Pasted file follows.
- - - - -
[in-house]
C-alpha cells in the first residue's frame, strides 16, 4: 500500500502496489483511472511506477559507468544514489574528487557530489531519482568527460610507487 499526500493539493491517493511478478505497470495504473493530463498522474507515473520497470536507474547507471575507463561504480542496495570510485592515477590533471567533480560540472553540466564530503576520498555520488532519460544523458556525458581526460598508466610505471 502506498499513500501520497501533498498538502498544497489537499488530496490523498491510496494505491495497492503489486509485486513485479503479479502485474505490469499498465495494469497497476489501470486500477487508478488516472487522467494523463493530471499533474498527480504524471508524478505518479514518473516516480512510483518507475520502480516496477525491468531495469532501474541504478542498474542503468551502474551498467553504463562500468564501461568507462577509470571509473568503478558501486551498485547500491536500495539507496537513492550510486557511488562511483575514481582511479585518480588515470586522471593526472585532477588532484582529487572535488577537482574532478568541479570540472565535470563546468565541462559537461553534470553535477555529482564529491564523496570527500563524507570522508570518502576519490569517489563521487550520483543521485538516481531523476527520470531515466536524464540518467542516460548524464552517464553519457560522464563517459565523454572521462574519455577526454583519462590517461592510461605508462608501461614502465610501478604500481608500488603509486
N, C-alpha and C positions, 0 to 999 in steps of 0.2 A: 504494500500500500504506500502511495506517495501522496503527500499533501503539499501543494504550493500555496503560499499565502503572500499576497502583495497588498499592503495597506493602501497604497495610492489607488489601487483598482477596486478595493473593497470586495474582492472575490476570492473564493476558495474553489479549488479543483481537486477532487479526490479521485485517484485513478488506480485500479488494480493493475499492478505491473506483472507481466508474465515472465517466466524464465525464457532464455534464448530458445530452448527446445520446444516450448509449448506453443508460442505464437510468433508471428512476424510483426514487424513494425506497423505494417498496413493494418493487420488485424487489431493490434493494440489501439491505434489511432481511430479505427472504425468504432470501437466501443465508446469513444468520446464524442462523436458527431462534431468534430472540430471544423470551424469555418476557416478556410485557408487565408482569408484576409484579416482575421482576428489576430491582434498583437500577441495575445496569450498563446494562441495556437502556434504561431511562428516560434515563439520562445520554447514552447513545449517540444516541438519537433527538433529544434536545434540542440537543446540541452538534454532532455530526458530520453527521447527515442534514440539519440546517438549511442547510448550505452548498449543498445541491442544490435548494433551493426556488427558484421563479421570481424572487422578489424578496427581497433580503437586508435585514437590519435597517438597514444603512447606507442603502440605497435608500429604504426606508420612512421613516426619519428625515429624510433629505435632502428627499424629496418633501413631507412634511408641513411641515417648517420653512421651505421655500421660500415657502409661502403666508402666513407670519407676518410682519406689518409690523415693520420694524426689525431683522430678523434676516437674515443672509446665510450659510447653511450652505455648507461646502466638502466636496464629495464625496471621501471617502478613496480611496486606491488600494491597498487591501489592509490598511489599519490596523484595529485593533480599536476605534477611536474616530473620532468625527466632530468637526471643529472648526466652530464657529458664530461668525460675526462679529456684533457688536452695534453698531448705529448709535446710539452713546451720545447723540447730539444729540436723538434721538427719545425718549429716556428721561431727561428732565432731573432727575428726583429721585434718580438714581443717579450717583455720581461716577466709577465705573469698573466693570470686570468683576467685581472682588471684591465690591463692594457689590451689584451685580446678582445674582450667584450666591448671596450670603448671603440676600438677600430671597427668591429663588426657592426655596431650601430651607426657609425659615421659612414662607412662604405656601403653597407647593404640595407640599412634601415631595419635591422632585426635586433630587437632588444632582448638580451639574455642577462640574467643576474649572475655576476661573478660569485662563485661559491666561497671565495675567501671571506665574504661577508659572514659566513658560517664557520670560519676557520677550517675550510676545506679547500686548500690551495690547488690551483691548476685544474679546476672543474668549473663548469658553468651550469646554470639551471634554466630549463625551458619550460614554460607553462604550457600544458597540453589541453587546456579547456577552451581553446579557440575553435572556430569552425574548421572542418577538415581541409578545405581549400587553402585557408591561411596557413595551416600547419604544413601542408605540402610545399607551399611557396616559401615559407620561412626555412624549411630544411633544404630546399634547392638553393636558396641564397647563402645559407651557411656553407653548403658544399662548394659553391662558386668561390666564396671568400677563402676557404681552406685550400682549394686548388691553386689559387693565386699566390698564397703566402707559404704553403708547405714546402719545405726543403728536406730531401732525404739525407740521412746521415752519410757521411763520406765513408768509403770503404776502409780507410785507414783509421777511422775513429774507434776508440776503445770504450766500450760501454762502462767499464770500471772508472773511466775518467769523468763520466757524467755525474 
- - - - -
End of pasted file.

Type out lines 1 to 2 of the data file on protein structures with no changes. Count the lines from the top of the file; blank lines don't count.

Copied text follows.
[in-house]
C-alpha cells in the first residue's frame, strides 16, 4: 500500500502496489483511472511506477559507468544514489574528487557530489531519482568527460610507487 499526500493539493491517493511478478505497470495504473493530463498522474507515473520497470536507474547507471575507463561504480542496495570510485592515477590533471567533480560540472553540466564530503576520498555520488532519460544523458556525458581526460598508466610505471 502506498499513500501520497501533498498538502498544497489537499488530496490523498491510496494505491495497492503489486509485486513485479503479479502485474505490469499498465495494469497497476489501470486500477487508478488516472487522467494523463493530471499533474498527480504524471508524478505518479514518473516516480512510483518507475520502480516496477525491468531495469532501474541504478542498474542503468551502474551498467553504463562500468564501461568507462577509470571509473568503478558501486551498485547500491536500495539507496537513492550510486557511488562511483575514481582511479585518480588515470586522471593526472585532477588532484582529487572535488577537482574532478568541479570540472565535470563546468565541462559537461553534470553535477555529482564529491564523496570527500563524507570522508570518502576519490569517489563521487550520483543521485538516481531523476527520470531515466536524464540518467542516460548524464552517464553519457560522464563517459565523454572521462574519455577526454583519462590517461592510461605508462608501461614502465610501478604500481608500488603509486